Restricting smart watch and mobile phone use can be a low-cost policy to reduce educational inequalities. This is the conclusion of a report by Louis-Philippe Beland and Richard Murphy working at the London School of Economics Centre for Economic Performance (pdf) and Louisiana State University.
The survey looked at a number of state schools in Birmingham, London, Leicester and Manchester and found:
Following a ban on phone use, student test scores improve by 6.41% of a standard deviation. Our results indicate that there are no significant gains in student performance if a ban is not widely complied with. Furthermore, this effect is driven by the most disadvantaged and underachieving pupils. Students in the lowest quartile of prior achievement gain 14.23% of a standard deviation, while students in the top quartile are neither positively nor negatively affected by a phone ban.
Prof Beland told El Reg: “Whilst we cannot know for sure which students are distracted by the phones the most, this implies that low-achieving students were most disrupted and distracted by the presence of phones, while high-ability students are not impacted. If we think that the distractions affect everyone equally, even those not using the phone, then we might expect an equal response across all ability groups. These results imply that only those using the phones are distracted.”
Beland says that this and other research points to higher achieving students being better able to cope with other distractions and rules out the argument that schools without phones generally have a higher level of discipline. “We control for other policy changes," Beland said. "We also have a sub-analysis which studies the impact of introducing a ban between student age 14 test and age 16 test. Results increase. This is a very short period of time for other effects to occur.”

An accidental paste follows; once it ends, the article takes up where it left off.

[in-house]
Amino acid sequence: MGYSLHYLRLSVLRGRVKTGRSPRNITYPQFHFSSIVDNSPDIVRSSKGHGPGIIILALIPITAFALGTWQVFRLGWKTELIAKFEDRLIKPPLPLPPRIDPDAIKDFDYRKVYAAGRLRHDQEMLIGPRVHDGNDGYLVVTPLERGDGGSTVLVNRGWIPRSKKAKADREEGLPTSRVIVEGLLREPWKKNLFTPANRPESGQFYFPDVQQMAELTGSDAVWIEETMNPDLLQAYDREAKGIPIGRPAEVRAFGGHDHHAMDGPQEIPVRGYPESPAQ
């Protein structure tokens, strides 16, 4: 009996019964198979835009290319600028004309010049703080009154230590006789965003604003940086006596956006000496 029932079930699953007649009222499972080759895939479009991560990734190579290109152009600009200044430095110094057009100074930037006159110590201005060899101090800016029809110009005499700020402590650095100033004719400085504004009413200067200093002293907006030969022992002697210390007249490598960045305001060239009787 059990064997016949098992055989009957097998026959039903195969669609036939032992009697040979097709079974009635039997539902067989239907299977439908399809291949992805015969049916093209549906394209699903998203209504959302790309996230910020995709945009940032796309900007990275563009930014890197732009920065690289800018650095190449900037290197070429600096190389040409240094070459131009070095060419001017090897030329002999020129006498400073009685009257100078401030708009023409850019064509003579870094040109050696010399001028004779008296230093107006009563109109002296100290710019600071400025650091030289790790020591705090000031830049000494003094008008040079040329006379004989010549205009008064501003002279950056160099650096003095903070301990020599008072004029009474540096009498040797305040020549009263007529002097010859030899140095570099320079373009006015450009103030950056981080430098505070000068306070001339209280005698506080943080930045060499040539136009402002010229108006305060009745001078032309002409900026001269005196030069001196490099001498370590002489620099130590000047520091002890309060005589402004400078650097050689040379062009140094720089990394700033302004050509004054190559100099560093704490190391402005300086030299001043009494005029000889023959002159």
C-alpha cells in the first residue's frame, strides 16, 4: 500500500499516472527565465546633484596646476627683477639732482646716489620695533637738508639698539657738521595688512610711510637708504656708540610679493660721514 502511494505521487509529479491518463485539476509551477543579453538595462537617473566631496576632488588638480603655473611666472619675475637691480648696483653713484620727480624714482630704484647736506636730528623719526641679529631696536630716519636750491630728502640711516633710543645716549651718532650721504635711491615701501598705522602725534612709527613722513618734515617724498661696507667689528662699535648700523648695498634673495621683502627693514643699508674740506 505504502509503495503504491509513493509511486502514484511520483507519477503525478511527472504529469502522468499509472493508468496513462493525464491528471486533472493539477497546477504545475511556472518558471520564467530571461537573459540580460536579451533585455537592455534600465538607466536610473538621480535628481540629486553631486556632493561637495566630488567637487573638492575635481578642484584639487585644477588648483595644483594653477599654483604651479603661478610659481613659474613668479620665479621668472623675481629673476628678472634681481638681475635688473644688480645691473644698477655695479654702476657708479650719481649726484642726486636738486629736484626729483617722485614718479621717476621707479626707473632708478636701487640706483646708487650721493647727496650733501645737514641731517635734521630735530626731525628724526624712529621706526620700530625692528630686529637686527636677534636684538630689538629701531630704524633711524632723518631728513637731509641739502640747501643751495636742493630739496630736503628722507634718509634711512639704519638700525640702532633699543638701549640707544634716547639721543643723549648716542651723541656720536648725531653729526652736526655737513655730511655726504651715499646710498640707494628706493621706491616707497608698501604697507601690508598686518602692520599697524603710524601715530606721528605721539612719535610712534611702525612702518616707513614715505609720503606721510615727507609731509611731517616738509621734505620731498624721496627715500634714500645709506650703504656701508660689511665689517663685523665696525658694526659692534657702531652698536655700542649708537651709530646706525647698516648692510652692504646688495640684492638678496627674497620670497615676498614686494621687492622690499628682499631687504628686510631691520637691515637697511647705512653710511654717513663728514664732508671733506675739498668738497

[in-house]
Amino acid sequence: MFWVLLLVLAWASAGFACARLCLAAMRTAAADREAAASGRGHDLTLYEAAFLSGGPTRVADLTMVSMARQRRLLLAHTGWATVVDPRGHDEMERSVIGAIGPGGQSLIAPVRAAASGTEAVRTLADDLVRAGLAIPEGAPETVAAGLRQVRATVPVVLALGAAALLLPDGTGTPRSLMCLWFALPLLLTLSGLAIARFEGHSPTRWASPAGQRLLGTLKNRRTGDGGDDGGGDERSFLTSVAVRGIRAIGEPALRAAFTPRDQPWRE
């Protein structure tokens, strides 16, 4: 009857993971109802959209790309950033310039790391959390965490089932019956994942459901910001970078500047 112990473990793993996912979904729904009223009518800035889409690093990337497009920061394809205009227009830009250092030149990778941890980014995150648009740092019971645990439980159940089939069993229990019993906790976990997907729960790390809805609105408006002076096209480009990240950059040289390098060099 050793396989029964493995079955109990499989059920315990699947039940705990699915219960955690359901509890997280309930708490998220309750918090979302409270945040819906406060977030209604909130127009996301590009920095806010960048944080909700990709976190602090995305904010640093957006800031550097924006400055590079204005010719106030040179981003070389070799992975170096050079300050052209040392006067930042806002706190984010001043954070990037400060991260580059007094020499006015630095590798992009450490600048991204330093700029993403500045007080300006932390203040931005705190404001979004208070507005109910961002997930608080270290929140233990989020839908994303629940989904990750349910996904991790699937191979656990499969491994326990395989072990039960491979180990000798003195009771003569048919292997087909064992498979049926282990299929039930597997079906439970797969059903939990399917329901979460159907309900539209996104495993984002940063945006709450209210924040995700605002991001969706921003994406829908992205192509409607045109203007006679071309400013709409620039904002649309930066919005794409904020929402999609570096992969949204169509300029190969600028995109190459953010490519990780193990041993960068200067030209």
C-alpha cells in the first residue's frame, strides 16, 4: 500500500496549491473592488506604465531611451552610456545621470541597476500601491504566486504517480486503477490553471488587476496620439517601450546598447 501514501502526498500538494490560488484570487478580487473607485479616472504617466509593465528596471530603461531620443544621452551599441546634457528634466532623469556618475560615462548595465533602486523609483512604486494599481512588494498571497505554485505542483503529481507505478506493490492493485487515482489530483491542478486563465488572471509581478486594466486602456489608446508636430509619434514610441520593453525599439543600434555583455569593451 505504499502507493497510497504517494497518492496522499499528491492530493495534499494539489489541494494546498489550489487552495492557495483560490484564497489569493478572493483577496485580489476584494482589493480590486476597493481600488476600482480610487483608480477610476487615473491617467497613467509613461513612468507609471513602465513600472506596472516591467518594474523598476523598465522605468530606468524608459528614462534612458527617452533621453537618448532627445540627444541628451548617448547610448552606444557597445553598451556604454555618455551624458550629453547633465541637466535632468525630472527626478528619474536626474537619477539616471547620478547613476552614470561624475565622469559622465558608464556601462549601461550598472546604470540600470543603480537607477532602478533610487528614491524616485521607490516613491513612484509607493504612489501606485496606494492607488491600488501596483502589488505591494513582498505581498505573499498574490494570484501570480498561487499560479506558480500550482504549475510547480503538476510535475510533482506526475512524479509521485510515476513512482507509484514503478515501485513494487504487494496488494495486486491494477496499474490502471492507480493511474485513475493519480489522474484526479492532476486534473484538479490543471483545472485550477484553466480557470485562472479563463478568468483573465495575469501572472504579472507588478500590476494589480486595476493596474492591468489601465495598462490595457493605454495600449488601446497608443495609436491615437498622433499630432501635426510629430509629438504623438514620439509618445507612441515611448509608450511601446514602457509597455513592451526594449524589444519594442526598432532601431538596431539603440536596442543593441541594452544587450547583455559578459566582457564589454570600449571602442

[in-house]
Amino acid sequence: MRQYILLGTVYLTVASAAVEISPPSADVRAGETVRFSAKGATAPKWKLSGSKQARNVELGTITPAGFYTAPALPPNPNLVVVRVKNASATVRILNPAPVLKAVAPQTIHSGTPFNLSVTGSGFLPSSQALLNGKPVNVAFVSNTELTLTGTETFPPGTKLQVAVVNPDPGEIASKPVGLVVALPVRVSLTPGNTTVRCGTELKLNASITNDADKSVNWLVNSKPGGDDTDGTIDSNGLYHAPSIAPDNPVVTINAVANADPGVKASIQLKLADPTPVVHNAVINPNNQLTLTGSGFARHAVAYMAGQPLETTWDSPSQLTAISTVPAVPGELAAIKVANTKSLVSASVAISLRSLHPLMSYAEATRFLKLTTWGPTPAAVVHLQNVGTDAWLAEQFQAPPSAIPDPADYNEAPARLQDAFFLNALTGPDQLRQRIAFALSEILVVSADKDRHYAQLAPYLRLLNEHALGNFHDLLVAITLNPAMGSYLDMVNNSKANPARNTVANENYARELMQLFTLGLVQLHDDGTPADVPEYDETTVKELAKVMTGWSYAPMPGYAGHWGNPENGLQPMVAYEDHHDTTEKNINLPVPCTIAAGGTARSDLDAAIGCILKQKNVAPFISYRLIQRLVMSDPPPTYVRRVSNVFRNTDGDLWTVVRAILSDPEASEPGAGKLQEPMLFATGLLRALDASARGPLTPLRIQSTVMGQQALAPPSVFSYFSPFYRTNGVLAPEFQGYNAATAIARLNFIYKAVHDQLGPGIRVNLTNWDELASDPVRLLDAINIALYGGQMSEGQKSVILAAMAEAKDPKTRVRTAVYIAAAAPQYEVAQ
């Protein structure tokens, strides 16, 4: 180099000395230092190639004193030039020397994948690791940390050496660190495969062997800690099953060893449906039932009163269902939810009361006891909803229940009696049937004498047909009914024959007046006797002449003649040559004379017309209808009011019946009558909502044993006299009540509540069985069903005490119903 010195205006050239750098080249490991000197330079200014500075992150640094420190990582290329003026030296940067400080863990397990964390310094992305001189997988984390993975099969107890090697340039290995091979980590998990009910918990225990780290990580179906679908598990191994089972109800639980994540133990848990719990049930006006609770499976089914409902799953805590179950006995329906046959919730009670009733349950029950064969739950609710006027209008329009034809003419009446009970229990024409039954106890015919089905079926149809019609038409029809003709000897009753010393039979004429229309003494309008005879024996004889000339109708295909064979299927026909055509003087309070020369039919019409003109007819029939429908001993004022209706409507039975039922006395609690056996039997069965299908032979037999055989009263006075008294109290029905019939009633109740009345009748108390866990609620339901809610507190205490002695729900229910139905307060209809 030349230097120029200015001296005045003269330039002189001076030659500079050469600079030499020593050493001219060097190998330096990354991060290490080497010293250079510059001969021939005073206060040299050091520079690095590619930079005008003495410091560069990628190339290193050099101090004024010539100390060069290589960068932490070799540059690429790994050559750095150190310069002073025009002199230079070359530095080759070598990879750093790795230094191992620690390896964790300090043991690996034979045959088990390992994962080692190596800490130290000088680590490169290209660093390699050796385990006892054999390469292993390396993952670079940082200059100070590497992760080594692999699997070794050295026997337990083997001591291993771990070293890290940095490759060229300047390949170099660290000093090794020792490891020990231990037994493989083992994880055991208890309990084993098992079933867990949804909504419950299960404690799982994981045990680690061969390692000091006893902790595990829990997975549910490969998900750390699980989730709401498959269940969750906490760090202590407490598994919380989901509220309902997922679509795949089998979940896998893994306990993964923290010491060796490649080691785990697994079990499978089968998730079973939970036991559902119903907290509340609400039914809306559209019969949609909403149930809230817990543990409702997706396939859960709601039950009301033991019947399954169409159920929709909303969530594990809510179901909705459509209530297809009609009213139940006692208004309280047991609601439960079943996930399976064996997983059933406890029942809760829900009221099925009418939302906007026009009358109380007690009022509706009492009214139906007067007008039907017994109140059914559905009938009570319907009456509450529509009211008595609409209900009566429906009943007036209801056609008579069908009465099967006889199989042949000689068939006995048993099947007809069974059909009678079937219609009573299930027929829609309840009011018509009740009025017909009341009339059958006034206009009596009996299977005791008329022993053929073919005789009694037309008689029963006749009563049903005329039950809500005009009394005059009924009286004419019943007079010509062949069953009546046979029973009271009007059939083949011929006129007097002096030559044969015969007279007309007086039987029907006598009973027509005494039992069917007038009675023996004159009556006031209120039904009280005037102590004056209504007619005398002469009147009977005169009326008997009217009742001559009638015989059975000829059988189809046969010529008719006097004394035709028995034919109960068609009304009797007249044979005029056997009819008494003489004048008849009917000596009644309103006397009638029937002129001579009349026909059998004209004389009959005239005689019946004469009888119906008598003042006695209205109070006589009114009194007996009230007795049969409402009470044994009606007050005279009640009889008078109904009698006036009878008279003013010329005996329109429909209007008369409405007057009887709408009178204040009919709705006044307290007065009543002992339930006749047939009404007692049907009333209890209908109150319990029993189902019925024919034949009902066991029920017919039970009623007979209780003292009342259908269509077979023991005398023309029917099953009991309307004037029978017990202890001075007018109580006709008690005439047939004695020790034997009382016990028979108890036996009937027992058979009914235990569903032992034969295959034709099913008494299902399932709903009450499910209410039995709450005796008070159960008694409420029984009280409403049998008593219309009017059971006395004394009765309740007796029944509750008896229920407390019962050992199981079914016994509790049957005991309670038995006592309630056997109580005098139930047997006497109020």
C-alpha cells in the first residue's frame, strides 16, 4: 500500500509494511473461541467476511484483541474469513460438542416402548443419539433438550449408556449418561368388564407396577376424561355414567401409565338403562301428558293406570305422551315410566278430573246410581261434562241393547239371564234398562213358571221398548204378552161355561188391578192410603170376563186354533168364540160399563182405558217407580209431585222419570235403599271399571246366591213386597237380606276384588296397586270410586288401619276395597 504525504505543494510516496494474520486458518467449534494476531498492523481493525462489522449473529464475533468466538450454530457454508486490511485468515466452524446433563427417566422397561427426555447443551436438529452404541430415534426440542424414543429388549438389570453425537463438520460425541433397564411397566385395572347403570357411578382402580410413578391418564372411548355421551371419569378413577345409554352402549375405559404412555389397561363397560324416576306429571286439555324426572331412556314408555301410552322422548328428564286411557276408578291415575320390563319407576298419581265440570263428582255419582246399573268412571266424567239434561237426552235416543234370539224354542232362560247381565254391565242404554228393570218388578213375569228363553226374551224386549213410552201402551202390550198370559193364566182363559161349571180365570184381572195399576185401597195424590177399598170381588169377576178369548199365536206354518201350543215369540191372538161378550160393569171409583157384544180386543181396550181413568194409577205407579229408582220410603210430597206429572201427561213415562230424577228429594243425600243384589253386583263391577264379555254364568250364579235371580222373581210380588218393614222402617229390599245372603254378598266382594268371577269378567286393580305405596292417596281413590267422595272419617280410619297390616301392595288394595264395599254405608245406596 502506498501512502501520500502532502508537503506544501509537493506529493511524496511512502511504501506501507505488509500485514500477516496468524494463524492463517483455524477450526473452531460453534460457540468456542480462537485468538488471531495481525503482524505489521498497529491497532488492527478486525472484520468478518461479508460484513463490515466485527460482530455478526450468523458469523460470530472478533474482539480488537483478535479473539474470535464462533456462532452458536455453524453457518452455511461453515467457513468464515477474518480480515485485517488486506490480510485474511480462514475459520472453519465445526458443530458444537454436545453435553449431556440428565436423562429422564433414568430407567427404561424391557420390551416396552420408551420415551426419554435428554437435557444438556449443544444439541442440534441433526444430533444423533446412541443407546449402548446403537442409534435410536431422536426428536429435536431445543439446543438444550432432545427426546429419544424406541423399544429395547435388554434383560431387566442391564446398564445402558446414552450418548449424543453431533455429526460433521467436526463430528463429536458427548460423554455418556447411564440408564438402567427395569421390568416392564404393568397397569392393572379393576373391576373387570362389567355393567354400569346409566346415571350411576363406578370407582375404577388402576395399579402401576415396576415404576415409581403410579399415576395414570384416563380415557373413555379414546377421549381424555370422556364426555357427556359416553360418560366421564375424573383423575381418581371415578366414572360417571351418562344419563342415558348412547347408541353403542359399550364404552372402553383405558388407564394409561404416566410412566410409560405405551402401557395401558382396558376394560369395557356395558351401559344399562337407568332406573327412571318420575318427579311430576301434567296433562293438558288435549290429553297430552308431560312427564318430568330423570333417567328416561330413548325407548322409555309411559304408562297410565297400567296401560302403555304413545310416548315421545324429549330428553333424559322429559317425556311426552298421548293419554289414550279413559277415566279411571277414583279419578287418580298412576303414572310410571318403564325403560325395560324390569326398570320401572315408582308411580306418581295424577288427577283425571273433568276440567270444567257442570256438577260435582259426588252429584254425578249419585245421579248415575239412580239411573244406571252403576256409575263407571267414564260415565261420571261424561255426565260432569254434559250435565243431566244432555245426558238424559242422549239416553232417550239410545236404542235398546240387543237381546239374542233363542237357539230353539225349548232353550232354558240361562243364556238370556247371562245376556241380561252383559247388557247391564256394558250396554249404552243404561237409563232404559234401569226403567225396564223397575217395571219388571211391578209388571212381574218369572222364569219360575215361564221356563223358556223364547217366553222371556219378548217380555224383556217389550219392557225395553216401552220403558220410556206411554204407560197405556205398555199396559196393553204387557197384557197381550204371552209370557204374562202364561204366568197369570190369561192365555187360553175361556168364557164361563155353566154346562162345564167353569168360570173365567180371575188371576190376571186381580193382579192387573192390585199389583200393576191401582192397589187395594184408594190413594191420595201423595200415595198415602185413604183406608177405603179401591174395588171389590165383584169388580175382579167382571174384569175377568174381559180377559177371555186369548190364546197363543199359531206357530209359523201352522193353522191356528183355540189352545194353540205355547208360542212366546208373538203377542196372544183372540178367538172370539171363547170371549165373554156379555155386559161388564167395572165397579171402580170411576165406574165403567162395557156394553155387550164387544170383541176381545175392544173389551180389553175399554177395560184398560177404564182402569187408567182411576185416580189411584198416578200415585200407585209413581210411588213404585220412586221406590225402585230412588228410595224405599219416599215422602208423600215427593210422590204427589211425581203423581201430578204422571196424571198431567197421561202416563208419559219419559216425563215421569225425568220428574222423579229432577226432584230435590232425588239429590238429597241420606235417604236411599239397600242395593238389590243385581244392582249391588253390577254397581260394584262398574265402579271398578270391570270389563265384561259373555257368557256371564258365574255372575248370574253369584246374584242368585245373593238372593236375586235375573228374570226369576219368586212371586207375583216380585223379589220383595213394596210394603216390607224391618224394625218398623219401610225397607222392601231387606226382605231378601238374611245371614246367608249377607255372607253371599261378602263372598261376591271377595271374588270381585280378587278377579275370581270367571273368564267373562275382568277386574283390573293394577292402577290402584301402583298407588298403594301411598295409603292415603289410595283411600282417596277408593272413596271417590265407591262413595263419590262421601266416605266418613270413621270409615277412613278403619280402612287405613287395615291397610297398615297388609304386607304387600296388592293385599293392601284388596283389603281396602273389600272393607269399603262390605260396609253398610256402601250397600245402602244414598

He thinks that schools should look at the possibility of introducing phone blockers – although in the UK this would have to be done with the co-operation of the mobile networks, as they own the spectrum. Passive blocking would not be subject to such restrictions.
That’s not to say that phones are universally bad. “Our findings do not discount the possibility that mobile phones and other forms of technology could be useful in schools if their use is properly structured. However, our findings do suggest that the presence of mobile phones in schools should not be ignored,” Beland told us.
The findings of the report fly counter to the suggestion by OCR to allow access to Google in exams and the Mayor of New York removing a ten-year ban of phones on school premises in March 2015.
As to whether parents should ban the mobile phone at home, Prof Beland told us: “I cannot answer this question with our data.” ®